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Inglorious Basterds October 14, 2009

Posted by Shujath in English, Movies, Reviews.
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One of the most visible and appealing aspects of Tarantino’s films are those long winding conversations – absolutely having nothing do with the plot (if any) yet turn out to be the most memorable parts. Technically, Inglorious Basterds happens to be a montage of just such exchanges – the difference being that now they do have to do something with the film. A Tarantino enthusiast couldn’t ask for more so it isn’t an understatement to say that Basterds is an instant classic. But be warned if you are not accustomed to QT – the constant grumbles and a few walkouts in the auditorium weren’t too surprising to me.

When Tarantino announced he’d be making a World War II movie it made almost everyone curious (with a little disbelief). Basterds never gives a damn to convention – what you see in the trailer is rather the tamest part. The very first conversation – which I think lasts for about fifteen minutes gives you a hint of things to come. For someone who has seen the movie, it is really hard to describe the content and yet convince someone who hasn’t seen it; that Basterds is one of the most riveting thrillers in recent memory.

Unsurprisingly, this film like every film QT has made comes with its share of memorable characters. Christoph Waltz is the name on everyone’s lips and rightly so. Hans Land aka “The Jew Hunter” is to Basterds what the Joker was to The Dark Knight – maybe more. Evil was never so sexy. French actress Melanie Laurent is super as Shosanna Dreyfus. I hope we get to see more of her now in mainstream Hollywood. Though playing the lead, Brad Pitt seemed relatively sidelined but he proves yet again what a riot he can be when he’s funny. There’s a huge bunch of supporting characters – Diane Kruger, Daniel Bruhl, Eli Roth, Omar Doom to name a few who perform admirably well.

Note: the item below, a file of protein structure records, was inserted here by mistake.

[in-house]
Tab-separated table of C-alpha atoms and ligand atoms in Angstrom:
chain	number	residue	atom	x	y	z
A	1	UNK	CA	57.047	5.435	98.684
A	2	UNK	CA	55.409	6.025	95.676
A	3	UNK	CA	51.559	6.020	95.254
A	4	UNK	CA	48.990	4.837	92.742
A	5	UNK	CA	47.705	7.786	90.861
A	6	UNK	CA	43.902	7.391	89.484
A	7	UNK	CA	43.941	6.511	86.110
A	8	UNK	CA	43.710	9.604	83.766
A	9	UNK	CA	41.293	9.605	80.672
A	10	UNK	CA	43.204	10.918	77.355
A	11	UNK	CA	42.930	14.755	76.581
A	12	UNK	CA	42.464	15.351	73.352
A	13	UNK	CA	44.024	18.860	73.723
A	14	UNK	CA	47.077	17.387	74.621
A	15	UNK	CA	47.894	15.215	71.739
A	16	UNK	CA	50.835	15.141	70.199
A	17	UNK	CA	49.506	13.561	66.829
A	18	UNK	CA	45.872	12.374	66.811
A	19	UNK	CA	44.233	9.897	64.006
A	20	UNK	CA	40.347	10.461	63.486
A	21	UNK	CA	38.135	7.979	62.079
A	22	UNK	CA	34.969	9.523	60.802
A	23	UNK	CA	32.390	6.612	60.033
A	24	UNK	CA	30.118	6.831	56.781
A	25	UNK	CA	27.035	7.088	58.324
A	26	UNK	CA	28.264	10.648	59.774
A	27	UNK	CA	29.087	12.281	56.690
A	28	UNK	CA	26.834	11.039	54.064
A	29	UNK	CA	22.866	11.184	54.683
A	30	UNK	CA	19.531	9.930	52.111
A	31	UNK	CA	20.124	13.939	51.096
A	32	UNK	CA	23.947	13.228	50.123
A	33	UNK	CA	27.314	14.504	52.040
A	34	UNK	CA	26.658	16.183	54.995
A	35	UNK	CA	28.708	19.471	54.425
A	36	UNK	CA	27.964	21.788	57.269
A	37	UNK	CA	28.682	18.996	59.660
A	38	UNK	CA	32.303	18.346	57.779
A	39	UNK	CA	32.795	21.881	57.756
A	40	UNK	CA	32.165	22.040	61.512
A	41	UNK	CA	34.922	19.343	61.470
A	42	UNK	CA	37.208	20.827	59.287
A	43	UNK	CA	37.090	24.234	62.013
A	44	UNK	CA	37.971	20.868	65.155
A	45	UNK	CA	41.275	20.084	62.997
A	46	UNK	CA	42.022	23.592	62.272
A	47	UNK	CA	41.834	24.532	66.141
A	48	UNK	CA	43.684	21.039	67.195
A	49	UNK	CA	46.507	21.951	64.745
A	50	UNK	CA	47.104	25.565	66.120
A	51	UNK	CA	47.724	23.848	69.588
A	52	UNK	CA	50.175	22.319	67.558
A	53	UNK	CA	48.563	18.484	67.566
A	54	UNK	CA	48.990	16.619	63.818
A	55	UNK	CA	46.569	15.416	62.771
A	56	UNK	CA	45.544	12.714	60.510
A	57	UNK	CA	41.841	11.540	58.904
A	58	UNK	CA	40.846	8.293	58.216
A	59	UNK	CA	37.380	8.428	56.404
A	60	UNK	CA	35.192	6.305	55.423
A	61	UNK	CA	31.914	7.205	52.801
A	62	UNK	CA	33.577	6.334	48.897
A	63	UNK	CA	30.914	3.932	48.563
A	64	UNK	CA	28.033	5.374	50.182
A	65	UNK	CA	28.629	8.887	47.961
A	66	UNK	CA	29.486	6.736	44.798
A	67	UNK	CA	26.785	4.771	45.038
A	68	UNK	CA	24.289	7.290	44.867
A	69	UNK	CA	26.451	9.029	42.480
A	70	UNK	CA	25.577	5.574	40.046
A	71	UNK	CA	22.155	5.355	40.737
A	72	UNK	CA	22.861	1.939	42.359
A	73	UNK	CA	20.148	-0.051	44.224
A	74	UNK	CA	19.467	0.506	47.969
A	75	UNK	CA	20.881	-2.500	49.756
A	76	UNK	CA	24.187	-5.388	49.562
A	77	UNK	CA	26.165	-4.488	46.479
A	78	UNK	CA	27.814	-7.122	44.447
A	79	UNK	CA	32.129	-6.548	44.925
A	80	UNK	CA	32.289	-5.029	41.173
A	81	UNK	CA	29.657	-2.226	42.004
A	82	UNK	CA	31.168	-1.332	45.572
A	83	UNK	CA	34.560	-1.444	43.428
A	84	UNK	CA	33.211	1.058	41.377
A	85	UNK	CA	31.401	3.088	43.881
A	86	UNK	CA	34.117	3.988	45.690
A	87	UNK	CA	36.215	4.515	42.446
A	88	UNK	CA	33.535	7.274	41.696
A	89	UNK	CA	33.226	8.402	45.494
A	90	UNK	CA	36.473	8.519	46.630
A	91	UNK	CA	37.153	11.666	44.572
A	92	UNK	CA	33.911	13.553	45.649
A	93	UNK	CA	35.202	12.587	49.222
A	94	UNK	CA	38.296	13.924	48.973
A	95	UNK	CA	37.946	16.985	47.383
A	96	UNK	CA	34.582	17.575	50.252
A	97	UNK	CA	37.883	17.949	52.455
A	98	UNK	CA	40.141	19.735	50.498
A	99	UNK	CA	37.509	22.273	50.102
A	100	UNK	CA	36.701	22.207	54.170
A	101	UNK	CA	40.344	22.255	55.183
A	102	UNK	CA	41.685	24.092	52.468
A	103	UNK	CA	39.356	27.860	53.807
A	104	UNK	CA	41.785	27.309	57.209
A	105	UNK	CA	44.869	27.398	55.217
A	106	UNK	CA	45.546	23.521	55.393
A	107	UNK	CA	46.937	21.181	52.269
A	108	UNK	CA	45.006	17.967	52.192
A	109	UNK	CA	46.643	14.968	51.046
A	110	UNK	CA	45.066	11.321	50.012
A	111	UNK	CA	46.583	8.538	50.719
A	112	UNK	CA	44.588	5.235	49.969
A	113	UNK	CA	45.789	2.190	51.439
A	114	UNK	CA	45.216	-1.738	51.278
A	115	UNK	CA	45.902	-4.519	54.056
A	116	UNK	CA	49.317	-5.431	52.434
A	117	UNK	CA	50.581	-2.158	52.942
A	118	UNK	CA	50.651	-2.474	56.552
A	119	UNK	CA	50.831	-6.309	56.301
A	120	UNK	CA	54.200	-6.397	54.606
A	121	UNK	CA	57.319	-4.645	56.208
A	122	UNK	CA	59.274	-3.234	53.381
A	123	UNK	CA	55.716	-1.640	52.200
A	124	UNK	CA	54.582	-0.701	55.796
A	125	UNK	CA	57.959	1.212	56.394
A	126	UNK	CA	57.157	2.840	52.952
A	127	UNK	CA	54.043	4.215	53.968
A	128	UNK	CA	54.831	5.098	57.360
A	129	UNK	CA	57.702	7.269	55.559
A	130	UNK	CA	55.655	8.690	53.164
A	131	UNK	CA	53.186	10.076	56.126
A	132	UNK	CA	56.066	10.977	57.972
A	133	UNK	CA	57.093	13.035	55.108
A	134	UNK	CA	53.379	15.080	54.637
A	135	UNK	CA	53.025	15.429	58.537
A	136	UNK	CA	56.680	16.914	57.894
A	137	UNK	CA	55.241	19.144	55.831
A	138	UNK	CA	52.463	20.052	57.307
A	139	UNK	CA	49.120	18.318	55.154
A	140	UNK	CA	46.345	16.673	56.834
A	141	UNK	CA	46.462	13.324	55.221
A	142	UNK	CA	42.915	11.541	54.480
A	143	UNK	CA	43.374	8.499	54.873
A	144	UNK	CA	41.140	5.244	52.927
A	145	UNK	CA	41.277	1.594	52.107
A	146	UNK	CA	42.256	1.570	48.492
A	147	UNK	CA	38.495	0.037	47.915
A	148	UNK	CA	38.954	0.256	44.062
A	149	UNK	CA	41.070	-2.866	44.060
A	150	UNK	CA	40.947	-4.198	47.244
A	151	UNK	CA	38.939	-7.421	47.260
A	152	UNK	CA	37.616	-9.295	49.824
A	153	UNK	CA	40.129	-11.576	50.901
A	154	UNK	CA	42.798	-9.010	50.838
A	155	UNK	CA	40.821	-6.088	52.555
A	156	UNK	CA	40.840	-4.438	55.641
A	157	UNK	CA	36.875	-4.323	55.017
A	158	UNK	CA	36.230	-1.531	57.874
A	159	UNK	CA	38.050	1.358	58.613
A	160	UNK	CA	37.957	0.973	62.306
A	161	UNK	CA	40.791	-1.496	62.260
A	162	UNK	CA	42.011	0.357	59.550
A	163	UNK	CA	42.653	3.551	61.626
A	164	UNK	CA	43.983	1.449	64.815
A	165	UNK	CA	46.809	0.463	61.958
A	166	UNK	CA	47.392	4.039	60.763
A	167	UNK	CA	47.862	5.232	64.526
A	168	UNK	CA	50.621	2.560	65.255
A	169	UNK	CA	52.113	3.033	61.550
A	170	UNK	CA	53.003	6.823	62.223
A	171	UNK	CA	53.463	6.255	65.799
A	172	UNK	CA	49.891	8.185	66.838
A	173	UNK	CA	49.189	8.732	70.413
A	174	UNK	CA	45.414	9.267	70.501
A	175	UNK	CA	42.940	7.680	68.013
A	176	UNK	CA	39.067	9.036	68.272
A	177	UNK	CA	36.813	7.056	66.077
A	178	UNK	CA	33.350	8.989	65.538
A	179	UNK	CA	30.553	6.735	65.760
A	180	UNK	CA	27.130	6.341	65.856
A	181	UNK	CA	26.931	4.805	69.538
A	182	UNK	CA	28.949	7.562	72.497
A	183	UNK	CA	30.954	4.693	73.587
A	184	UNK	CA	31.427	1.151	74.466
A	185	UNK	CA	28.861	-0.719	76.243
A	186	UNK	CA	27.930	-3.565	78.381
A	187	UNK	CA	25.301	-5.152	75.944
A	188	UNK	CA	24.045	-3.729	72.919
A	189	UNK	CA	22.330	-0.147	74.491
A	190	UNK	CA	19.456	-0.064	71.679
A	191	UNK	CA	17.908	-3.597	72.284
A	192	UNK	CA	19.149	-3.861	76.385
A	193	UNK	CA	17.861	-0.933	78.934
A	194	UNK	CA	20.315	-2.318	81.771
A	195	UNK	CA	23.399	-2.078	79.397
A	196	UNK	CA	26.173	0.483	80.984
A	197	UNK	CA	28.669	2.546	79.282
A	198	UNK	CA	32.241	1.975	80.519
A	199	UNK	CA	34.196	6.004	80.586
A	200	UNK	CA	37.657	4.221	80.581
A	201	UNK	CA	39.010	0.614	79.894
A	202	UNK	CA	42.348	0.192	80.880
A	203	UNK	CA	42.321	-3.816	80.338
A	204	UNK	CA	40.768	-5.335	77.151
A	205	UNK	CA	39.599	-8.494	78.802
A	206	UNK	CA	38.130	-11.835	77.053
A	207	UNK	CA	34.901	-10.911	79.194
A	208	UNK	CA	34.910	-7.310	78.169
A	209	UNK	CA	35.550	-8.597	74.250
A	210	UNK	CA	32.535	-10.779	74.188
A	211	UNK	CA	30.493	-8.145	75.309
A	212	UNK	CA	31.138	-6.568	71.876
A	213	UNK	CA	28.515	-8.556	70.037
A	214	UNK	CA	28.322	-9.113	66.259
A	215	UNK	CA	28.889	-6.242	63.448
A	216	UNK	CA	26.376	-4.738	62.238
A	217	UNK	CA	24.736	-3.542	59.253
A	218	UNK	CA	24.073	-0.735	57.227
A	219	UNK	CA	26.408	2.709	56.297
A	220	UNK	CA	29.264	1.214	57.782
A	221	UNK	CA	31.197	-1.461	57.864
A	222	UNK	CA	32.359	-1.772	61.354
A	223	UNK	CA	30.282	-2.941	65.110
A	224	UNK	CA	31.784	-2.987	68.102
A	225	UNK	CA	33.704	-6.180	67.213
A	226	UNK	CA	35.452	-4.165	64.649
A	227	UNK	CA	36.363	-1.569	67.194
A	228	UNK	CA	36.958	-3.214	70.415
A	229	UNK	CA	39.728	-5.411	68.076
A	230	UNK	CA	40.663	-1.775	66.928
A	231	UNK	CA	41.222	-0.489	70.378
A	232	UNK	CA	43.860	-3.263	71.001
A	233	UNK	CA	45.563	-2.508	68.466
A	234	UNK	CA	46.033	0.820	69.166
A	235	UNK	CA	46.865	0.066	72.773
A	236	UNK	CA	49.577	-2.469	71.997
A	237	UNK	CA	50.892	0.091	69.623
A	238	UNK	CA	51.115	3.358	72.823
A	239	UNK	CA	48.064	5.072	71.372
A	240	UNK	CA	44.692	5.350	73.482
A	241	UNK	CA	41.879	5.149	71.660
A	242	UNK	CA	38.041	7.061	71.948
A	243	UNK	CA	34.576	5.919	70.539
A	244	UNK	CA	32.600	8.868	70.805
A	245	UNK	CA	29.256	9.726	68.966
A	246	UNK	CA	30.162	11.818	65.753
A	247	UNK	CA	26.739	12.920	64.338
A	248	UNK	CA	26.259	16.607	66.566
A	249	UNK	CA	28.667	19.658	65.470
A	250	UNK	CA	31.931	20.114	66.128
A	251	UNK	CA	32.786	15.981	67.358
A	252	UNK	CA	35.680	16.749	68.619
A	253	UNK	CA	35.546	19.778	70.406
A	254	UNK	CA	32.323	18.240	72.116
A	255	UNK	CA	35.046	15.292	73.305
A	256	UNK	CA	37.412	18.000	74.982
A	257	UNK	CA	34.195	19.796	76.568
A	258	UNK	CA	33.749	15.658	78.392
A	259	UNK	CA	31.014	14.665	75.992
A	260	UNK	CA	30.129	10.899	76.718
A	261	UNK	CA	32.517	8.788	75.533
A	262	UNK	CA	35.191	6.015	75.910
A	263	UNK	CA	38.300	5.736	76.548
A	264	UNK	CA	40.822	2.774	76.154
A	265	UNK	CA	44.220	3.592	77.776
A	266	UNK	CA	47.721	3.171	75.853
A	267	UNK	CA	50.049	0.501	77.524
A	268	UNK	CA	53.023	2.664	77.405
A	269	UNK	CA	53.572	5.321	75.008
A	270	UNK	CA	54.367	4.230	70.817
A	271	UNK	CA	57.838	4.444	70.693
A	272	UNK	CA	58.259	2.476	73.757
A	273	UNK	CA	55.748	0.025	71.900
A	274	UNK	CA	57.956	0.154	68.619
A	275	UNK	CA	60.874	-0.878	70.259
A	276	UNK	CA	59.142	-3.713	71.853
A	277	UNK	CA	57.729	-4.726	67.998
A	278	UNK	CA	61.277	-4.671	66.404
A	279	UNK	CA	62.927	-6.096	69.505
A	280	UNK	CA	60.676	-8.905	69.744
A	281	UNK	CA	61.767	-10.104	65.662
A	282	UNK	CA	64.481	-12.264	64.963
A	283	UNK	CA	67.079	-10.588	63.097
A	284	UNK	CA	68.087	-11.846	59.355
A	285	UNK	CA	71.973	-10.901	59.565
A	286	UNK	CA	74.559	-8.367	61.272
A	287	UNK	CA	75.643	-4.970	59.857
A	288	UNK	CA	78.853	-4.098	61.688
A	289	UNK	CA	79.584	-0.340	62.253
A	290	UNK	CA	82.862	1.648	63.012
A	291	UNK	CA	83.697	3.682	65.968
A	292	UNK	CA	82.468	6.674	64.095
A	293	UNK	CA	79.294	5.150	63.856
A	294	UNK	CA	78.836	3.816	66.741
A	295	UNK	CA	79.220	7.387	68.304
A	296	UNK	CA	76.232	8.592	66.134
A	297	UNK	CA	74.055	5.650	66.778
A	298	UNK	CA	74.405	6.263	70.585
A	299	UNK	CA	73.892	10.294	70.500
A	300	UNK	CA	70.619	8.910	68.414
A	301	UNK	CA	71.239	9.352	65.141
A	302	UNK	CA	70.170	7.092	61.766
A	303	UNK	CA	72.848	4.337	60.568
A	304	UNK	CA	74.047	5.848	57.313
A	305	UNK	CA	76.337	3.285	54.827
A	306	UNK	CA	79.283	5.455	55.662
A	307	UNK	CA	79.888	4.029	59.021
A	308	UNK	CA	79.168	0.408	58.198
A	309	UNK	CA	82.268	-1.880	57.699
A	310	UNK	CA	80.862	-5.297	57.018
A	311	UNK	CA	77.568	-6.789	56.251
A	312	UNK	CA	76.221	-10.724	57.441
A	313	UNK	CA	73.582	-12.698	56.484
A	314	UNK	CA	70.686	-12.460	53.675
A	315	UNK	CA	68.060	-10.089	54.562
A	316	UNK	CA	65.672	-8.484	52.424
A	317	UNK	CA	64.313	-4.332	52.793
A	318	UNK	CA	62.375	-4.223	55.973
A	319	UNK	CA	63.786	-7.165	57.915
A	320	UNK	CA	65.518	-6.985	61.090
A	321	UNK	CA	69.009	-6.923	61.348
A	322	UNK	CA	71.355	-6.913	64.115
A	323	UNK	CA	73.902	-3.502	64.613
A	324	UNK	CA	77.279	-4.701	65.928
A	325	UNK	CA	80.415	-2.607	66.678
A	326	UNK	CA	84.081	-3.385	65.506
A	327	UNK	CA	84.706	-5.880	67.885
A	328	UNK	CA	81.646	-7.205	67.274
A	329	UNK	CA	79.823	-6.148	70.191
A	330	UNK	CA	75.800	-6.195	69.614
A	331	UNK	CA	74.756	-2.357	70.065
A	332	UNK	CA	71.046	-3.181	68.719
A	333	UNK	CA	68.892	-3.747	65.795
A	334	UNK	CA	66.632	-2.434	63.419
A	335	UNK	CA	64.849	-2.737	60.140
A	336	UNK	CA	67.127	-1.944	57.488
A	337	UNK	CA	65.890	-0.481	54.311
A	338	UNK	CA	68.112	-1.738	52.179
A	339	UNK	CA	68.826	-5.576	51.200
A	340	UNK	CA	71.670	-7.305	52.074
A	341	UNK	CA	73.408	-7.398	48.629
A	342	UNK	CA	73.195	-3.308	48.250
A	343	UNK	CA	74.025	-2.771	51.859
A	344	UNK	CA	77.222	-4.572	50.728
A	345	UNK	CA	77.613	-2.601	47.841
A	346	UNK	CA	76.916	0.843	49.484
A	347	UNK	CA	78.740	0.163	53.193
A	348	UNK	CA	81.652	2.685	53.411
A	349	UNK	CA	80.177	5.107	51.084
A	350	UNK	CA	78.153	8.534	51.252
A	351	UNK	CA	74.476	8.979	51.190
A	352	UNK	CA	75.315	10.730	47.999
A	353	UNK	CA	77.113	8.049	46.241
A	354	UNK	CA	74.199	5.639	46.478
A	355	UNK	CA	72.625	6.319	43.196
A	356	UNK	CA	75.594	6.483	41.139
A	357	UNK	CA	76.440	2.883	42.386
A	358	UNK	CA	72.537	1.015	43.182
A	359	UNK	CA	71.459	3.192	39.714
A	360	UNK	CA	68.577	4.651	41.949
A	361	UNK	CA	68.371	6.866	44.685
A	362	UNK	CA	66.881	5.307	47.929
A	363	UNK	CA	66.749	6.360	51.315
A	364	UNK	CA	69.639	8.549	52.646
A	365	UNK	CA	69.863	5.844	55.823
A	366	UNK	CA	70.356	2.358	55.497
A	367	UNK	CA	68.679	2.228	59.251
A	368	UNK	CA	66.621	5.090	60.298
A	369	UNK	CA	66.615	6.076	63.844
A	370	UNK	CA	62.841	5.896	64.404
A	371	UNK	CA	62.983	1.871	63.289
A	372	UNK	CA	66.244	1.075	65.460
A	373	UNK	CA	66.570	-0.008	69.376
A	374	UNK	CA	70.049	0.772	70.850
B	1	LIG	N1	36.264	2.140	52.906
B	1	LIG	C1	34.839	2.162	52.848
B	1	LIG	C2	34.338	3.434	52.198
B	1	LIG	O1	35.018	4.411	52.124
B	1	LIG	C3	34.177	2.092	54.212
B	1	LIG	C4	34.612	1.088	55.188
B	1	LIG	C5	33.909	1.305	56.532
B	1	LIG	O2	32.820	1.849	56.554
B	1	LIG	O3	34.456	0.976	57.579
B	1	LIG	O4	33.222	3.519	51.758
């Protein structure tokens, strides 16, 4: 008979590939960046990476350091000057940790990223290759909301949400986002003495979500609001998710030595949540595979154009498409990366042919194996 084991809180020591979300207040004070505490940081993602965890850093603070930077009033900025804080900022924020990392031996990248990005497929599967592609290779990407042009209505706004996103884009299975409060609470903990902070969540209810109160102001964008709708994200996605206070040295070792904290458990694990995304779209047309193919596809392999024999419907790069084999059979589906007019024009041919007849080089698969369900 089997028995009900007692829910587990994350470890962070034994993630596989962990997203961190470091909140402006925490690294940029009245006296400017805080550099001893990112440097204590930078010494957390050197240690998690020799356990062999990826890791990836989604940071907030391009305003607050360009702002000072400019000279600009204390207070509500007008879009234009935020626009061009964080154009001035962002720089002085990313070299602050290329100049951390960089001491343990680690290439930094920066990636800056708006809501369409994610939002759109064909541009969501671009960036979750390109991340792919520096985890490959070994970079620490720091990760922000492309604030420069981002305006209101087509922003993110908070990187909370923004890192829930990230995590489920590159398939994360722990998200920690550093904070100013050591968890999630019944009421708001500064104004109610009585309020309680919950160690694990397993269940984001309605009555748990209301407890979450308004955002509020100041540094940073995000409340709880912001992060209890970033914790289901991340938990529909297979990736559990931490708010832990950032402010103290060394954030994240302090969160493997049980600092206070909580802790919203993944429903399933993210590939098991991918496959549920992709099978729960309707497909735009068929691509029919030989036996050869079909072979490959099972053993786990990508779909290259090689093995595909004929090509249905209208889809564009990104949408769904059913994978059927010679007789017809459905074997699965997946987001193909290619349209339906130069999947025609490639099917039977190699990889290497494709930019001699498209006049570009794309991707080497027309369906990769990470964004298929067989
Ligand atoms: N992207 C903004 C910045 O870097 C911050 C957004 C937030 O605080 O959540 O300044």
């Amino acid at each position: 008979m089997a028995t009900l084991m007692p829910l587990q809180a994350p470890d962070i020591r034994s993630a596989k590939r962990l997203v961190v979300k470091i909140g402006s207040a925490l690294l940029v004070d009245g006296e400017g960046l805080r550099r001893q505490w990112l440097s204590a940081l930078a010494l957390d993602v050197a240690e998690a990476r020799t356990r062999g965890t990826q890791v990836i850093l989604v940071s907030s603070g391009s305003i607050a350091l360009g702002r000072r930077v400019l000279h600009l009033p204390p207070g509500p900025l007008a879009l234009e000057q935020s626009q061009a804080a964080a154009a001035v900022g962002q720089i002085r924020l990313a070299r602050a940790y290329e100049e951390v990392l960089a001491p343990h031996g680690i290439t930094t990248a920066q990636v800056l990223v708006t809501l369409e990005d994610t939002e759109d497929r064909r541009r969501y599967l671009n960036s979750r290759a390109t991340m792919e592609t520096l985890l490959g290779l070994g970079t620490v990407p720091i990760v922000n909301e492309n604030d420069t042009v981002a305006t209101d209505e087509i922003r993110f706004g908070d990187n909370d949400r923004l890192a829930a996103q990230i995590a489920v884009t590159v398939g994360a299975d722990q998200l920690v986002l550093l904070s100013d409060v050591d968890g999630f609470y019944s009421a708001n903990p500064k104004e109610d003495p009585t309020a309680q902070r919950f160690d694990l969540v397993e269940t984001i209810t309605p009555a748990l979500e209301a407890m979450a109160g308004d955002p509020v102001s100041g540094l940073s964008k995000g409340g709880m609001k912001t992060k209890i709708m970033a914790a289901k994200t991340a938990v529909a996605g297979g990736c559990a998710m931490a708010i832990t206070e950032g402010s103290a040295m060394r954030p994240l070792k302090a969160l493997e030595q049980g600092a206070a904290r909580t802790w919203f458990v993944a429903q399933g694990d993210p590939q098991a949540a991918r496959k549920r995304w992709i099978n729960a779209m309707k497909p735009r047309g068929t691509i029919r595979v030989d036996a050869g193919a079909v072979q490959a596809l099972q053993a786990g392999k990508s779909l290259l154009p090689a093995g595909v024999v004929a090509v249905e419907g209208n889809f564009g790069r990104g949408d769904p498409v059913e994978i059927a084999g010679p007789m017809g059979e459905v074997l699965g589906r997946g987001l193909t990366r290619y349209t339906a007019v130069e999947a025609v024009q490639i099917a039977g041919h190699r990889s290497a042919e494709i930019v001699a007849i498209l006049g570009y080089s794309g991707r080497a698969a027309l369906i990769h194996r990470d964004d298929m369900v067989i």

Inglorious Basterds is yet another maverick piece of work from Quentin Tarantino – who expectedly subverts the genre to give us another memorable film. Oh..as usual he manages to fit in some great soundtracks.

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Duplicity March 28, 2009

Posted by Sai in English, Movies, Reviews.
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Tony Gilroy’s latest directorial venture is a corporate espionage thriller featuring a romantic entanglement between Julia Roberts and Clive Owen. Like his previous film, Michael Clayton, this one is quite complicated too. Little can be divulged about the plot without give away anything or lying. But the title of the film describes the intent of the characters and the film accurately. According to the Merriam-Webster Dictionary, Duplicity is “contradictory doubleness of thought, speech, or action; especially: the belying of one’s true intentions by deceptive words or action”.

Gilroy, who co-wrote the Bourne movies, is no stranger to thrillers. The premise is intriguing, the dialogue is solid and the screenplay is gripping. Unlike Bourne or Clayton, this film also has its share of lighter moments. The opening scene at the airport hangar sets the tone for the film and is one that stayed with me after.

Julia Roberts and Clive Owen are a treat to watch and the supporting cast is first rate. Paul Giamatti (Sideways, Lady In The Water), in particular, is superb as the unscrupulous CEO who wants to beat his competitor at any cost. Tom Wilkinson (Michael Clayton), in a smaller part, plays his nemesis.

While this film requires you to pay attention and utilize your gray matter, it isn’t the sort of film that makes you ponder. Duplicity is more mainstream than Michael Clayton and should find favor with audiences that enjoy this genre and do not mind a convoluted non-linear narrative.